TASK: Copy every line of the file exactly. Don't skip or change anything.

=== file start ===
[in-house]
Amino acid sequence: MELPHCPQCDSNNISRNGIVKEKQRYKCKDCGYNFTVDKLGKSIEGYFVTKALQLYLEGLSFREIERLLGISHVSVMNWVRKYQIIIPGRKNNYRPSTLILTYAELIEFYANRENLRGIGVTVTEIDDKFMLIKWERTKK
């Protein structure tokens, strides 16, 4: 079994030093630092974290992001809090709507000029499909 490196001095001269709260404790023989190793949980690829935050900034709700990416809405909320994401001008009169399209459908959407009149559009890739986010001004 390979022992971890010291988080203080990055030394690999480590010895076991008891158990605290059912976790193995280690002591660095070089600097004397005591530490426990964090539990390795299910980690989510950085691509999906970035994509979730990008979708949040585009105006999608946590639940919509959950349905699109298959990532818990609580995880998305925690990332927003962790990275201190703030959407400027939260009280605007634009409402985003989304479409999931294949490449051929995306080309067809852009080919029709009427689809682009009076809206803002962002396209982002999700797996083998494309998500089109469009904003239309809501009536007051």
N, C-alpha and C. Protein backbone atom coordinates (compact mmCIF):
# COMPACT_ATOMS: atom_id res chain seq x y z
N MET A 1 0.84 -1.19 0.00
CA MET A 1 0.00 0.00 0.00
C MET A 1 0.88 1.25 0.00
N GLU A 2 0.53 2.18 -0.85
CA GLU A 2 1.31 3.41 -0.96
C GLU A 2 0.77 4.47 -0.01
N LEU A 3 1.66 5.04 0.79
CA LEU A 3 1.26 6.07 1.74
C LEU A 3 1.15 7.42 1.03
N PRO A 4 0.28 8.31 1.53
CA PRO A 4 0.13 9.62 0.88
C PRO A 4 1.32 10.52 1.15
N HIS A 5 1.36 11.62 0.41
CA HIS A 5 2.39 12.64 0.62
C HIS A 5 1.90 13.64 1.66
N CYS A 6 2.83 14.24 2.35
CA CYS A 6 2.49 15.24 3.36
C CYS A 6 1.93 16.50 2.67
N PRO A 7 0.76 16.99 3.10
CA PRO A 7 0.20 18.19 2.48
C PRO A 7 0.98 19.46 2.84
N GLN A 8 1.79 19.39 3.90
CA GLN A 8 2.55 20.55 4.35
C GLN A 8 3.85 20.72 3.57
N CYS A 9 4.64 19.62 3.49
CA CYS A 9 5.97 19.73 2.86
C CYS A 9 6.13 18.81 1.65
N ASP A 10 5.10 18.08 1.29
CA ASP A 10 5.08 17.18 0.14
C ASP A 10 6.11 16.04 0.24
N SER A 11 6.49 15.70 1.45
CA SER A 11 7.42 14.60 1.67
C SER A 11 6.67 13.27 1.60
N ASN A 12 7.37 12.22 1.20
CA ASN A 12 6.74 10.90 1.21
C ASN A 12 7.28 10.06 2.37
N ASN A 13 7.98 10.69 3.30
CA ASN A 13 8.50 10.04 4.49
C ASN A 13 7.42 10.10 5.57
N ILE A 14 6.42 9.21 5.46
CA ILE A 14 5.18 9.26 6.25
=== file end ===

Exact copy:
[in-house]
Amino acid sequence: MELPHCPQCDSNNISRNGIVKEKQRYKCKDCGYNFTVDKLGKSIEGYFVTKALQLYLEGLSFREIERLLGISHVSVMNWVRKYQIIIPGRKNNYRPSTLILTYAELIEFYANRENLRGIGVTVTEIDDKFMLIKWERTKK
């Protein structure tokens, strides 16, 4: 079994030093630092974290992001809090709507000029499909 490196001095001269709260404790023989190793949980690829935050900034709700990416809405909320994401001008009169399209459908959407009149559009890739986010001004 390979022992971890010291988080203080990055030394690999480590010895076991008891158990605290059912976790193995280690002591660095070089600097004397005591530490426990964090539990390795299910980690989510950085691509999906970035994509979730990008979708949040585009105006999608946590639940919509959950349905699109298959990532818990609580995880998305925690990332927003962790990275201190703030959407400027939260009280605007634009409402985003989304479409999931294949490449051929995306080309067809852009080919029709009427689809682009009076809206803002962002396209982002999700797996083998494309998500089109469009904003239309809501009536007051």
N, C-alpha and C. Protein backbone atom coordinates (compact mmCIF):
# COMPACT_ATOMS: atom_id res chain seq x y z
N MET A 1 0.84 -1.19 0.00
CA MET A 1 0.00 0.00 0.00
C MET A 1 0.88 1.25 0.00
N GLU A 2 0.53 2.18 -0.85
CA GLU A 2 1.31 3.41 -0.96
C GLU A 2 0.77 4.47 -0.01
N LEU A 3 1.66 5.04 0.79
CA LEU A 3 1.26 6.07 1.74
C LEU A 3 1.15 7.42 1.03
N PRO A 4 0.28 8.31 1.53
CA PRO A 4 0.13 9.62 0.88
C PRO A 4 1.32 10.52 1.15
N HIS A 5 1.36 11.62 0.41
CA HIS A 5 2.39 12.64 0.62
C HIS A 5 1.90 13.64 1.66
N CYS A 6 2.83 14.24 2.35
CA CYS A 6 2.49 15.24 3.36
C CYS A 6 1.93 16.50 2.67
N PRO A 7 0.76 16.99 3.10
CA PRO A 7 0.20 18.19 2.48
C PRO A 7 0.98 19.46 2.84
N GLN A 8 1.79 19.39 3.90
CA GLN A 8 2.55 20.55 4.35
C GLN A 8 3.85 20.72 3.57
N CYS A 9 4.64 19.62 3.49
CA CYS A 9 5.97 19.73 2.86
C CYS A 9 6.13 18.81 1.65
N ASP A 10 5.10 18.08 1.29
CA ASP A 10 5.08 17.18 0.14
C ASP A 10 6.11 16.04 0.24
N SER A 11 6.49 15.70 1.45
CA SER A 11 7.42 14.60 1.67
C SER A 11 6.67 13.27 1.60
N ASN A 12 7.37 12.22 1.20
CA ASN A 12 6.74 10.90 1.21
C ASN A 12 7.28 10.06 2.37
N ASN A 13 7.98 10.69 3.30
CA ASN A 13 8.50 10.04 4.49
C ASN A 13 7.42 10.10 5.57
N ILE A 14 6.42 9.21 5.46
CA ILE A 14 5.18 9.26 6.25